May 17, 2012 Leave a comment
I recently bought a faulty Agilent E3631A bench power supply on e-bay which I thought would be a nice addition to my *slightly excessive* electronics hobby workbench. These power supplies are really nice; they are engineered and built like military equipment, good high quality materials and mechanically very robust. An great indication of how good these things are is the second hand values, these things cost $900-$1000 to buy in reasonable condition so they are not cheap. I bought this particular one faulty and thought I would have a go at repairing it.
My first impression of the electronics in side was not great, it seemed very seriously over engineered for what it was trying to achieve. It seemed like the designers had a field day adding all sorts of crazy circuits because they could. The ADC is made up of discrete IC’s, there is a custom logic chip in there as well as a CPU, ROM and RAM, there are numerous power supplies for bias and control circuits all floating around each other and most things seemed much more complicated than they need to be. The one real surprise though was the opto isolation in the analogue domain. The CV and CC reference signals from the DAC for the +6v supply are isolated through high linearity opto couplers type HCNR200, this is something that would be crazy to do today when the cost of micro-controllers are so low and have all the goodies like DAC’ ADC’s and PWM’s making isolation in the digital domain a far more sensible design choice.
In fairness though, I was making my initial judgements based on what’s possible with today’s components, things were very different 20 years ago so given its age it’s a pretty sophisticated piece of kit really. Once working it does appear to work very well so my initial thoughts are not really founded on anything other than my own instinct to want things to be easier to understand and better as a result.
On with the repair….
First things first, after a quick check of the obvious big components like the series regulator transistors etc, I very quickly needed a schematic diagram. Agilent were less that helpful here, the manuals they put out now days specifically have the detailed schematics removed from the documents despite there being a reference to them in the index. When I contacted Agilent and asked for a schematic I was told in no uncertain terms (after a 4 day response time) that they no longer make the schematics available, but they do offer a £450 exchange repair service – come on HP/Agilent, by all means offer the service but don’t stop those of us who want to hack around from doing so. The solution was to buy an original printed service manual which did include the schematics; e-bay and $10 got me what I needed. As luck would have it, while waiting for the manuals to arrive in the post, I also managed to find a manual on the net which still had the schematics present – not from any official Agilent source I might add…
I set out to work on fixing it and found I had to strip it down completely, removing the two boards, front panel, transformer and wiring from the chassis and spread it out on the bench. If you find yourself needing to repair one of these, be prepared to commit serious bench space to the exercise. I have taken a bunch of photo’s if the teardown so you can see what all the bits look like.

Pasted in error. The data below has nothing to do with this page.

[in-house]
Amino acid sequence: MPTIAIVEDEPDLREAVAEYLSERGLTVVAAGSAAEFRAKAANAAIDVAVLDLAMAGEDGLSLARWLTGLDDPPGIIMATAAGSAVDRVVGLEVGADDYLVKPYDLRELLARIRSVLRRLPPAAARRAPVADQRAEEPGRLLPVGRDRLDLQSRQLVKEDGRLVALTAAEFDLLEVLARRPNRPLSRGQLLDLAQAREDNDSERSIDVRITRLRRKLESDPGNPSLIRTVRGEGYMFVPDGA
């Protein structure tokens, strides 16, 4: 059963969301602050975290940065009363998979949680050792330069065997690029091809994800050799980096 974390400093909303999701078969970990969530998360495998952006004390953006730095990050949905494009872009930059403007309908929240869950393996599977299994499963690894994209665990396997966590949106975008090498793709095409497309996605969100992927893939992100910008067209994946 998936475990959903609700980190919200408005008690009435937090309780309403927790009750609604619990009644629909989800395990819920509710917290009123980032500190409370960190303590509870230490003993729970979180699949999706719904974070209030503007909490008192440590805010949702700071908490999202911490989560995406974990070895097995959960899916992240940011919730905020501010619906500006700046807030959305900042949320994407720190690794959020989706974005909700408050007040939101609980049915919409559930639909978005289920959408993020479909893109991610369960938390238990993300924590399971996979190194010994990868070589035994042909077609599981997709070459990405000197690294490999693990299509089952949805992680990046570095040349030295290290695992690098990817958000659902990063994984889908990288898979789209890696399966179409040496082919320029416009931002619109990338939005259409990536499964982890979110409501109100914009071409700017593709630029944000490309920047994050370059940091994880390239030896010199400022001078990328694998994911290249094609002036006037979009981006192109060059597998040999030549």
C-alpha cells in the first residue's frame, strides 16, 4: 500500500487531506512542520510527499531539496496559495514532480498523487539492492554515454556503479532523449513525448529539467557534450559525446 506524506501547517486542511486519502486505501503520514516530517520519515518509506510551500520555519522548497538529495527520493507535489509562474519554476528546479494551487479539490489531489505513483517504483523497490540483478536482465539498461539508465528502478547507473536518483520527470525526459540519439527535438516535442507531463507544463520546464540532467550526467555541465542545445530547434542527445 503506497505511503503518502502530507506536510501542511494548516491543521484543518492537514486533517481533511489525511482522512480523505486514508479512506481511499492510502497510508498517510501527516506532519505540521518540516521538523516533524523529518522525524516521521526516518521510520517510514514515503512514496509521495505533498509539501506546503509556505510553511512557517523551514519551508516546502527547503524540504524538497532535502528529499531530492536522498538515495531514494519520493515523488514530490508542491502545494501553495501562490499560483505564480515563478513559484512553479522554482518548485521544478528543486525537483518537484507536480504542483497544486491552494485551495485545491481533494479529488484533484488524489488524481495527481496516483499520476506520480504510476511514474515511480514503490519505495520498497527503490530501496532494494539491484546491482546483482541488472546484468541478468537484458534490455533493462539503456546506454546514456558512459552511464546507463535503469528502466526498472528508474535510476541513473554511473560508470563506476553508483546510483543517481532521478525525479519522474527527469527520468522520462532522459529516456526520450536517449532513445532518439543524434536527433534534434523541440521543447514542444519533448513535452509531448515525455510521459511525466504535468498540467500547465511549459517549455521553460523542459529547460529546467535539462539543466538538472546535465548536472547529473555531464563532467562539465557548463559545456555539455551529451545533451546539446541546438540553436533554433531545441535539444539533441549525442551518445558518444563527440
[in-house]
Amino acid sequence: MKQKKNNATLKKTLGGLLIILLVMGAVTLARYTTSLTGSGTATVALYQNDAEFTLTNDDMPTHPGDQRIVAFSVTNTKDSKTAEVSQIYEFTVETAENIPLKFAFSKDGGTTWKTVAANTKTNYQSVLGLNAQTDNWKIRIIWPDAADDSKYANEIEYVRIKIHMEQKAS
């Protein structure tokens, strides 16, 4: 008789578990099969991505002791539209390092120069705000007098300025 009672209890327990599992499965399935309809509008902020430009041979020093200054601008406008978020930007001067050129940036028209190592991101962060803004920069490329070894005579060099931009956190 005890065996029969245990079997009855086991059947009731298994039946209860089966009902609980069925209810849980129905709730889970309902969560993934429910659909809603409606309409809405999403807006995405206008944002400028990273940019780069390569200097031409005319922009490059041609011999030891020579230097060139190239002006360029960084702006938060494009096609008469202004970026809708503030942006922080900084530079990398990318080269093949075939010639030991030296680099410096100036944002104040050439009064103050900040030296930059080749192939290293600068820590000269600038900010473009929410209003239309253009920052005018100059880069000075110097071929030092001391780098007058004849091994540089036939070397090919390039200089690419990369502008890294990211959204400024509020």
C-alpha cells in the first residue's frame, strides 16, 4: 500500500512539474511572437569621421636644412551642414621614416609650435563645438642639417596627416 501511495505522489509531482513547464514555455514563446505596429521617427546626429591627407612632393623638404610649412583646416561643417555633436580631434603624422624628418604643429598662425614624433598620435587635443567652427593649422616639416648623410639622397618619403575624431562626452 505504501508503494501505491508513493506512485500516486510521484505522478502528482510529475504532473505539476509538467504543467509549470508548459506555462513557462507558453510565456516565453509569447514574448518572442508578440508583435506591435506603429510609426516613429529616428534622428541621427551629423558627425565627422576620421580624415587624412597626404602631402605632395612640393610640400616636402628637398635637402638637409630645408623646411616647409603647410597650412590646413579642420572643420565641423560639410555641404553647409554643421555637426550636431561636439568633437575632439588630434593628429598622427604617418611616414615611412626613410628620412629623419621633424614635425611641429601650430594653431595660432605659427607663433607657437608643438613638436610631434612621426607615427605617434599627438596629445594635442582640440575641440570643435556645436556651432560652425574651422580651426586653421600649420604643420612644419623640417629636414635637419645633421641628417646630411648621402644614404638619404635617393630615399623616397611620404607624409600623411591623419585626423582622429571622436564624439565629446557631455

Agilent 3136A Power Supply Repair, a set on Flickr.
There were various faults with the PSU, numerous op amps and some CMOS logic IC’s were faulty as well as two open circuit 33k resistors. At a guess I would say there was some kind of big static or high voltage discharge into or across the outputs that caused the original fault. I had to isolate the various areas of the circuit and work on them individually, making assumptions about what should be present in terms of voltage levels and feed in lots of external signals to get to the bottom of each fault. I struggled with the configuration of some of the analogue circuitry – fortunately for me I have a good friend who understands much more about analogue electronics than I do so some exchange of e-mails and sections of circuits with measurements kept me on track and expanded my own knowledge too – cheers Span.
While fixing it I also managed to introduce some faults of my own. Specifically I managed to blow two of the HCNR200 opto couplers, easily done just with a slip of a multi meter probe shoring out pins 2 & 3 puts 15v with no current limit straight into the internal LED rendering it open circuit instantly. I managed to blow four of them like this before I figured out what I kept doing – doh!
After working through these problems I finally got it working except — when placing a dummy load on the +6 output, the voltage I was measuring went up! A bit more inspiration from my friend Span and a scope on the output and voila – it was bursting into oscillation under load, probably due to the 4 ohm wire wound load resistor. It turned out this was down to the fact that the electrolytic capacitors soldered onto the back of the binding posts on the front panel are actually there for stability reasons – obvious once you know. I had removed the output wiring from the front panel to make it easy to work on. Strapping 1000uF across the output solved the problem.
Having worked on this I have been inspired to have a go at designing my own programmable PSU from the ground up to see if I can match the specs but use more modern components and design approach – I will post info on progress if I get around to it.